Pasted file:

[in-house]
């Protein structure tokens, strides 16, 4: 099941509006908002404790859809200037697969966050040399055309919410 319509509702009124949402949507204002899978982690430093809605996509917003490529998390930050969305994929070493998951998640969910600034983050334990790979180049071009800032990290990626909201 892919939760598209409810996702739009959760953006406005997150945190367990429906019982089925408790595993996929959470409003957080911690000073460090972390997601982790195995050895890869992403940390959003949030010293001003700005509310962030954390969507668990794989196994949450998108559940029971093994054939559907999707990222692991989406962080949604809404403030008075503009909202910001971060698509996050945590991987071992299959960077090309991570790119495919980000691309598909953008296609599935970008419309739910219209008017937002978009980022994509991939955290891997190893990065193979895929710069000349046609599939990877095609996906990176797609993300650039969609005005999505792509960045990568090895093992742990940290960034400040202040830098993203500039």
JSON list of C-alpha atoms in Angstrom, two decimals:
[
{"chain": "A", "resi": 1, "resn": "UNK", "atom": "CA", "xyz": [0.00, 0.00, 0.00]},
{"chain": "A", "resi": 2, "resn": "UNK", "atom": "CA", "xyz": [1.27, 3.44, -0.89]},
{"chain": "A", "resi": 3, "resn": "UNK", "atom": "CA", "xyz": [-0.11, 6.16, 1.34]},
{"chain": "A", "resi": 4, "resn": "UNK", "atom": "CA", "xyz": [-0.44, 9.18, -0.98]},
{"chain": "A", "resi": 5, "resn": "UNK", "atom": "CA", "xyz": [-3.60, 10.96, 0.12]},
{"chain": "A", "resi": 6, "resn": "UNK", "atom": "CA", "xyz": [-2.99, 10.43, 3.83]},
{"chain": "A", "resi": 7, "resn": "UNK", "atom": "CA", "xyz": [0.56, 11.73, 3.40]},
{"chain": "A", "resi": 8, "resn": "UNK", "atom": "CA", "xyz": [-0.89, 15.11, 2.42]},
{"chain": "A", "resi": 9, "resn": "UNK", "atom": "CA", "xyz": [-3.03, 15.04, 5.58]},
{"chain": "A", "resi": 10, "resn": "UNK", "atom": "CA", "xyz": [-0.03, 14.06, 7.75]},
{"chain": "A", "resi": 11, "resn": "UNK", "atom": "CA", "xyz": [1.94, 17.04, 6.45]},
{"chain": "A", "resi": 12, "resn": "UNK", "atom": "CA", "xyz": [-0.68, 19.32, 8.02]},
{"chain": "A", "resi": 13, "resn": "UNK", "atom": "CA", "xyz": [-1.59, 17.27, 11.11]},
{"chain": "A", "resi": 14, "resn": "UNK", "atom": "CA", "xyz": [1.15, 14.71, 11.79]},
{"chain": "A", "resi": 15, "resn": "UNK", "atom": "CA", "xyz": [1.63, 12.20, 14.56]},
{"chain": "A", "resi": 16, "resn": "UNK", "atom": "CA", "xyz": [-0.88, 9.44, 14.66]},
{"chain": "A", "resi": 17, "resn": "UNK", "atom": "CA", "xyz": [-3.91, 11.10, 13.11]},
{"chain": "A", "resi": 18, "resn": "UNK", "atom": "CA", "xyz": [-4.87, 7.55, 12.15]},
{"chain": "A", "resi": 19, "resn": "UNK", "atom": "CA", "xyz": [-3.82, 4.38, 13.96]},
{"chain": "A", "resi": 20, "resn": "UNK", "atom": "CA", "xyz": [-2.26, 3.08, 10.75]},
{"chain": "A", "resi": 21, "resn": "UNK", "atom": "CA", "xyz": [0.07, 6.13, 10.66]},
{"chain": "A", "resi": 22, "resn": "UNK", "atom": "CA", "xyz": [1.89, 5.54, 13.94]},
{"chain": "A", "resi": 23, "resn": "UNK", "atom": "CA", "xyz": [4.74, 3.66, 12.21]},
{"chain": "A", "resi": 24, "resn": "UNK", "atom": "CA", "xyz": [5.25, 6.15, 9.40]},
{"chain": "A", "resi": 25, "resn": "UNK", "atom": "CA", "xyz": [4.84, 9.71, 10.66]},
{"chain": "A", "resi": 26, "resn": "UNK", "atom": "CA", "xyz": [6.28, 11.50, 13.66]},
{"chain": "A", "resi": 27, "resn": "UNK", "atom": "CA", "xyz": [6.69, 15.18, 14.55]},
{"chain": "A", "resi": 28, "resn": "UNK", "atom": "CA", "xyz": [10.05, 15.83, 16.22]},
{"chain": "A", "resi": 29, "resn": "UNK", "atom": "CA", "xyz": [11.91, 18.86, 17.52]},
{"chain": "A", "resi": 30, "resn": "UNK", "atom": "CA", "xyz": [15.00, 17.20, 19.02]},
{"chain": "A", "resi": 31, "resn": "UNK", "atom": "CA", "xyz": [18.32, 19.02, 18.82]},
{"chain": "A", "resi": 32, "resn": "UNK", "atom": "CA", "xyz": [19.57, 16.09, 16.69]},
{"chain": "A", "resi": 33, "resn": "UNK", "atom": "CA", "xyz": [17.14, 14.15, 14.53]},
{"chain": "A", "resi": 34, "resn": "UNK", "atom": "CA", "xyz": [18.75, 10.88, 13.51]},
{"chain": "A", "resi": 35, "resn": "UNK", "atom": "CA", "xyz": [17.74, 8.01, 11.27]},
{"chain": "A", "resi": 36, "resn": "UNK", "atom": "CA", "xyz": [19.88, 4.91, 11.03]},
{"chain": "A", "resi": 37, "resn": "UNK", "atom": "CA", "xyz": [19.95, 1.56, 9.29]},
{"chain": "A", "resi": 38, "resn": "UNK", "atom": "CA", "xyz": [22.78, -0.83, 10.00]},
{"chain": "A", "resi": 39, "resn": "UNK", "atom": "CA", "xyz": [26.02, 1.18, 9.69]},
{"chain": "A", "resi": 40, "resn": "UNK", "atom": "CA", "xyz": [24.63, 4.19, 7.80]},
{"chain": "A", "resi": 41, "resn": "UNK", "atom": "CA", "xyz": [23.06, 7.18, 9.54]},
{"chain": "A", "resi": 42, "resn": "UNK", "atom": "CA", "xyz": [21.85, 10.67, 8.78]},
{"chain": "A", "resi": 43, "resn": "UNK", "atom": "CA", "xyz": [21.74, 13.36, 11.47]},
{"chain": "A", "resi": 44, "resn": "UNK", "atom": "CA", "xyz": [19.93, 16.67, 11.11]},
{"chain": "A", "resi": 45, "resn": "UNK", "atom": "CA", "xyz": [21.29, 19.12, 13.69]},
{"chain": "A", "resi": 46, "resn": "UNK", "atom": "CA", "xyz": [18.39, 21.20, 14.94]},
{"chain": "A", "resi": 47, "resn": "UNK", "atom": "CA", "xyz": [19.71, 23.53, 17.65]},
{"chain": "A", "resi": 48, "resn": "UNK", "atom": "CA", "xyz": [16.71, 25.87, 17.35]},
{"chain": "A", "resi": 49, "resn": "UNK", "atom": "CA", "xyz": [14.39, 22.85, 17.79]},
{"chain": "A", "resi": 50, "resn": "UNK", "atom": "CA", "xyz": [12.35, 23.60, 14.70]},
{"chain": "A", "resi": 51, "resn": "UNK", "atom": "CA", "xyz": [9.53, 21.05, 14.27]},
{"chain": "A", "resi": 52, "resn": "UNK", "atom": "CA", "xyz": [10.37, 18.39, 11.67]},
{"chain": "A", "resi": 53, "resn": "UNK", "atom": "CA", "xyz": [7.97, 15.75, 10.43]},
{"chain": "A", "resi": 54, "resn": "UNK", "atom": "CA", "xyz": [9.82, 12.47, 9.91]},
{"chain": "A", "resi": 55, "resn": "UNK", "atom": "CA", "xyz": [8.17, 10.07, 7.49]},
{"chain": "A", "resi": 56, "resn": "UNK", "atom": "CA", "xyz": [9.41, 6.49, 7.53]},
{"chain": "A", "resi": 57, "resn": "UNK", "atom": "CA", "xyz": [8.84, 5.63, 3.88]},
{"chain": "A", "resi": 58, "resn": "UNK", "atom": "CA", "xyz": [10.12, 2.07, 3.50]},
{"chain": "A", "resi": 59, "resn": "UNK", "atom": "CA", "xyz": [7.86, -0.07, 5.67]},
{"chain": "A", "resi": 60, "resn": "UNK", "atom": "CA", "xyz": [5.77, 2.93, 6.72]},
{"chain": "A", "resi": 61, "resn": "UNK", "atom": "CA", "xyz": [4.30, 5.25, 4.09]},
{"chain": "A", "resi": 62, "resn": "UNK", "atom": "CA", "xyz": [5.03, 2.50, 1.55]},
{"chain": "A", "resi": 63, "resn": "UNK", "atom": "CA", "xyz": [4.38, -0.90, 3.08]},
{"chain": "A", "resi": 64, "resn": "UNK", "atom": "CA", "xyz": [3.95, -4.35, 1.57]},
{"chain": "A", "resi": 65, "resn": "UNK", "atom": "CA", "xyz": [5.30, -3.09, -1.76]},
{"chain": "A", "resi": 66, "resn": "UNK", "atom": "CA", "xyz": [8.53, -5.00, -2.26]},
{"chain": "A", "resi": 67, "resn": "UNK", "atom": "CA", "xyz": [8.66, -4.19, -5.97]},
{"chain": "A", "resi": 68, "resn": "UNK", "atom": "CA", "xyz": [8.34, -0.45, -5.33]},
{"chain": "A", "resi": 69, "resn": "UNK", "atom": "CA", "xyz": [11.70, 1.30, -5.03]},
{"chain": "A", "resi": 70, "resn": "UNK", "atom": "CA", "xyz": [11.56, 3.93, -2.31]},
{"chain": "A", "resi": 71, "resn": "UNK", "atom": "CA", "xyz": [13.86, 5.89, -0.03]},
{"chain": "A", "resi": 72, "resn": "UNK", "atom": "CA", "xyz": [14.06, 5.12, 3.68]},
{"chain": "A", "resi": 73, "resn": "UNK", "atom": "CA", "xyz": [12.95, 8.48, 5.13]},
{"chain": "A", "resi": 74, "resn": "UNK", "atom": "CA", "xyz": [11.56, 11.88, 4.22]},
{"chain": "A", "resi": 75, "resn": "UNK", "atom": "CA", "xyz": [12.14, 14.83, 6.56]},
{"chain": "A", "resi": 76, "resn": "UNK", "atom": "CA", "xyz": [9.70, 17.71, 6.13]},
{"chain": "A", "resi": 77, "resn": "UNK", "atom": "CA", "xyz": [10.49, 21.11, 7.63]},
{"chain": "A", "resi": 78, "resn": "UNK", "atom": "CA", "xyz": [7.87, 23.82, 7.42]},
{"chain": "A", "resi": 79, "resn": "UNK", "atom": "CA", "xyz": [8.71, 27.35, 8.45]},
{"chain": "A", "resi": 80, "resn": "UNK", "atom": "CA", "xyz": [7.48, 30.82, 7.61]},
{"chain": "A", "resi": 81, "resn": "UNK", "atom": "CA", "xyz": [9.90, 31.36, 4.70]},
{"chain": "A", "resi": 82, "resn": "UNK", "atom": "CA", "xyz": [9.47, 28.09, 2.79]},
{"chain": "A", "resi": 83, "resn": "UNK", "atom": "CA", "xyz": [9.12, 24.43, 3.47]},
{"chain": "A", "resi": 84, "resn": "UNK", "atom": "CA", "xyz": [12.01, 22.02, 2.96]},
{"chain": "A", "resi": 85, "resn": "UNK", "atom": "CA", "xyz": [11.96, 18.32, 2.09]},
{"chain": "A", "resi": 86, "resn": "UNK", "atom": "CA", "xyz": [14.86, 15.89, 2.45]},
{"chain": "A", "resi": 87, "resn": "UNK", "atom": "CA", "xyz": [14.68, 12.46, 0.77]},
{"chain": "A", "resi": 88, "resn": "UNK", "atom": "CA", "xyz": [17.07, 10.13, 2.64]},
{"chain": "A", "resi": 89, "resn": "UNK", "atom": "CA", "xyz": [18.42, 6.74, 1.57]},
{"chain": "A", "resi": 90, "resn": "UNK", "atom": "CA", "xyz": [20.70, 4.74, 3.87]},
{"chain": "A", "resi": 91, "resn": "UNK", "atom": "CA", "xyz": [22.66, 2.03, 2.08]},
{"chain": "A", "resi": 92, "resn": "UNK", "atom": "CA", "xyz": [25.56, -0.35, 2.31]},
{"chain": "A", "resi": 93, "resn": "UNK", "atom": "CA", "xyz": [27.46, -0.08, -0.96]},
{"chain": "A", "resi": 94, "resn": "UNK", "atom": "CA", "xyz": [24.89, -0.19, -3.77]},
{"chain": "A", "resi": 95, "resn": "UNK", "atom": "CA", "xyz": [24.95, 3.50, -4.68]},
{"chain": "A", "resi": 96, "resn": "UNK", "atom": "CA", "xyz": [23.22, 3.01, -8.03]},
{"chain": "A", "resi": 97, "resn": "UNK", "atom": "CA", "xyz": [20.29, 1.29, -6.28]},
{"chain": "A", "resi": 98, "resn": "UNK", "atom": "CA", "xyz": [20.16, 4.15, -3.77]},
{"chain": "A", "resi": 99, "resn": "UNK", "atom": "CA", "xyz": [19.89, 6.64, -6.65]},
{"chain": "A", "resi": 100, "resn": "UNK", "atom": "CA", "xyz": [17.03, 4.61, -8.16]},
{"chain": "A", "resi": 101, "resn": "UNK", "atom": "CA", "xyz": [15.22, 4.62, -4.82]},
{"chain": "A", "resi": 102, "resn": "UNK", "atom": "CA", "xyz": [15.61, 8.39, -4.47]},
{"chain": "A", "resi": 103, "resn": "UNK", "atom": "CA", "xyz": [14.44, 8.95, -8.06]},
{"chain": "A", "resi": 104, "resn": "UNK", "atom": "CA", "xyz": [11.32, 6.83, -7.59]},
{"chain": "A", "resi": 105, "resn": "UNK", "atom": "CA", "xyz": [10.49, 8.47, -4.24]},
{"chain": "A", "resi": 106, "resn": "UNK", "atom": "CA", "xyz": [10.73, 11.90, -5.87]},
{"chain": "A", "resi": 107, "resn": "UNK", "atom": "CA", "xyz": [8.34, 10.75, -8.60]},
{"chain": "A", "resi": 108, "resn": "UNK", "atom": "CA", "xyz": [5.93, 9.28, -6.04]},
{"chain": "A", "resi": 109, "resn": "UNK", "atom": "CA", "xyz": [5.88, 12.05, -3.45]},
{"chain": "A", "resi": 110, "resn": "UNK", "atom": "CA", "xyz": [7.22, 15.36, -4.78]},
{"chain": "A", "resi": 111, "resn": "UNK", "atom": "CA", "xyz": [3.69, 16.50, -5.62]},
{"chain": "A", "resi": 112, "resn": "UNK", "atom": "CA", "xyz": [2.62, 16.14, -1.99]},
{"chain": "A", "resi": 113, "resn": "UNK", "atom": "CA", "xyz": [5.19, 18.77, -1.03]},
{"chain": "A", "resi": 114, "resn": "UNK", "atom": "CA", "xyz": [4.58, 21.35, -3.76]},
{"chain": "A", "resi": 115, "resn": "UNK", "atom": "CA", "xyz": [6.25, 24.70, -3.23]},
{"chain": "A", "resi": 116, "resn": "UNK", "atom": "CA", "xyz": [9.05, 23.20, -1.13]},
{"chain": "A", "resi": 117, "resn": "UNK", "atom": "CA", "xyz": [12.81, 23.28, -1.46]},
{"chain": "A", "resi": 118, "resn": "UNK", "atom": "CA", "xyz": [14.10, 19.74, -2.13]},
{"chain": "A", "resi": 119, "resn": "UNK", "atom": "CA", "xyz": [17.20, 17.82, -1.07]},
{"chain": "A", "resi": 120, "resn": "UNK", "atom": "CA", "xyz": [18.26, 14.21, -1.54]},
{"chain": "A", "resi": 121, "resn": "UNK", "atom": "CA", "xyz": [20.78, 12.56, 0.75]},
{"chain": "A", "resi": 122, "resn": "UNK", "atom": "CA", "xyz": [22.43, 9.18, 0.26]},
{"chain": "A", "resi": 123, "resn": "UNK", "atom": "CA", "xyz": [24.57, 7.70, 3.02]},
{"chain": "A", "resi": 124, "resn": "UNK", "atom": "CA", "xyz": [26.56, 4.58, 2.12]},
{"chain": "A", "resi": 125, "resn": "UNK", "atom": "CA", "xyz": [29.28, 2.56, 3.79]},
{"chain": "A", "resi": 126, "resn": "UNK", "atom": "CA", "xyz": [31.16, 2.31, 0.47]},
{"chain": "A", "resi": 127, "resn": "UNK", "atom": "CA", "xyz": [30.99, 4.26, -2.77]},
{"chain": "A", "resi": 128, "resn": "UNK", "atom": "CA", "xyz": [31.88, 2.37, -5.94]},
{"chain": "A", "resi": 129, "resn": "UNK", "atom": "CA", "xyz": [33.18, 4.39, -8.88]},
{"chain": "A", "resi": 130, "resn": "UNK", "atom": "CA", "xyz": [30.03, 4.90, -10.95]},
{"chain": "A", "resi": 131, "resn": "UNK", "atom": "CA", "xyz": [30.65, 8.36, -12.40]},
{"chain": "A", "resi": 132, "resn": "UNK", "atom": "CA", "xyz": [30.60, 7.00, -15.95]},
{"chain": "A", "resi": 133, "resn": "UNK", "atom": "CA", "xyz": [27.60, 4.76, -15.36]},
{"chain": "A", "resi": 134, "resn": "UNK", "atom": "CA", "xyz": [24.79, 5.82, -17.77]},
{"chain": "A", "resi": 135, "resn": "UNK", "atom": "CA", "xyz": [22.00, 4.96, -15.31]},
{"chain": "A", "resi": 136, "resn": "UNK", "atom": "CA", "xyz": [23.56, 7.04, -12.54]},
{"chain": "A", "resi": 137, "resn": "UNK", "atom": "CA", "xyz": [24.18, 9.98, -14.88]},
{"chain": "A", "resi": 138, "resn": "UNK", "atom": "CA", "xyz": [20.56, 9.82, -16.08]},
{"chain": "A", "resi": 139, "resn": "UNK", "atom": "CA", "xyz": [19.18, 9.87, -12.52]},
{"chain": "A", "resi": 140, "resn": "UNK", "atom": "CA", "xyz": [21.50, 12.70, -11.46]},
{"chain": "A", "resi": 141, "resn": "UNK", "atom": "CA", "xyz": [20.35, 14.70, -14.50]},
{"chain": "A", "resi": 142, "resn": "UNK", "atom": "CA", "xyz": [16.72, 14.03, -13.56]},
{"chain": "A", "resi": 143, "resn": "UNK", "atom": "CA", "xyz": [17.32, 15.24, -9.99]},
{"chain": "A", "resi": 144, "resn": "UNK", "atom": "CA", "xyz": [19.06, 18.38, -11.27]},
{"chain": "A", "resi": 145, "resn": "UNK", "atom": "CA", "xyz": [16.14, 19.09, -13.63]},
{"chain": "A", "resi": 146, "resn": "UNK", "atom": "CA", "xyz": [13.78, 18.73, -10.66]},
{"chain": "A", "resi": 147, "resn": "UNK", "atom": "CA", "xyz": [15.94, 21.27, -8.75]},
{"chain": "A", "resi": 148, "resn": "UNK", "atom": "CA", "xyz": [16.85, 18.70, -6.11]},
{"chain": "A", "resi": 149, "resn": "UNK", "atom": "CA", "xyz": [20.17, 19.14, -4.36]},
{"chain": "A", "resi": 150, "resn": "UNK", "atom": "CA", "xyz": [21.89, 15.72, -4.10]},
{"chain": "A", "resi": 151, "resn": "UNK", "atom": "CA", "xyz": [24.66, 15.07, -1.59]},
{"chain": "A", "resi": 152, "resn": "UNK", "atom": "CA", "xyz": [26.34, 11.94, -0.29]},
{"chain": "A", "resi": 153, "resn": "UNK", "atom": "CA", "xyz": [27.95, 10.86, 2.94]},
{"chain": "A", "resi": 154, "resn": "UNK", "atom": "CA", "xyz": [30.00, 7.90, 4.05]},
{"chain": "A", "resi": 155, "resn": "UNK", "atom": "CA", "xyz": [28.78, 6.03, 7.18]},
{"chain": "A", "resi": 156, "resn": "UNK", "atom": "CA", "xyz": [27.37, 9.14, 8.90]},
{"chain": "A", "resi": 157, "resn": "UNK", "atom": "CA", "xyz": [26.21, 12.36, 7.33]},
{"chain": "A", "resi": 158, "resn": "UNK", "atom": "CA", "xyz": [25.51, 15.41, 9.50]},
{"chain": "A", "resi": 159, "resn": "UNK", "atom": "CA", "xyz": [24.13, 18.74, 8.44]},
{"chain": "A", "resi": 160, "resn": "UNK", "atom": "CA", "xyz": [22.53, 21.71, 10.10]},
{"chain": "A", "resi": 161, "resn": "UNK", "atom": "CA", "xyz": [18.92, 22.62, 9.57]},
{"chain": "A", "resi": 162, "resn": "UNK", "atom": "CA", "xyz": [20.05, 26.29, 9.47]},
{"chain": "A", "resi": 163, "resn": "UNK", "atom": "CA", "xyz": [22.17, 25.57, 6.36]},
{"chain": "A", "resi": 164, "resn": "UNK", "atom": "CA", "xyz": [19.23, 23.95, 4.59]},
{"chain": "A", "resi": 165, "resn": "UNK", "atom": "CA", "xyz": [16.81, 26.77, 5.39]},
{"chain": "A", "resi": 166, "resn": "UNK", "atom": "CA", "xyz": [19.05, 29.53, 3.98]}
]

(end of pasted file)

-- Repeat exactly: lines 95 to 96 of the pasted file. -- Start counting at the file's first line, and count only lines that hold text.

{"chain": "A", "resi": 91, "resn": "UNK", "atom": "CA", "xyz": [22.66, 2.03, 2.08]},
{"chain": "A", "resi": 92, "resn": "UNK", "atom": "CA", "xyz": [25.56, -0.35, 2.31]},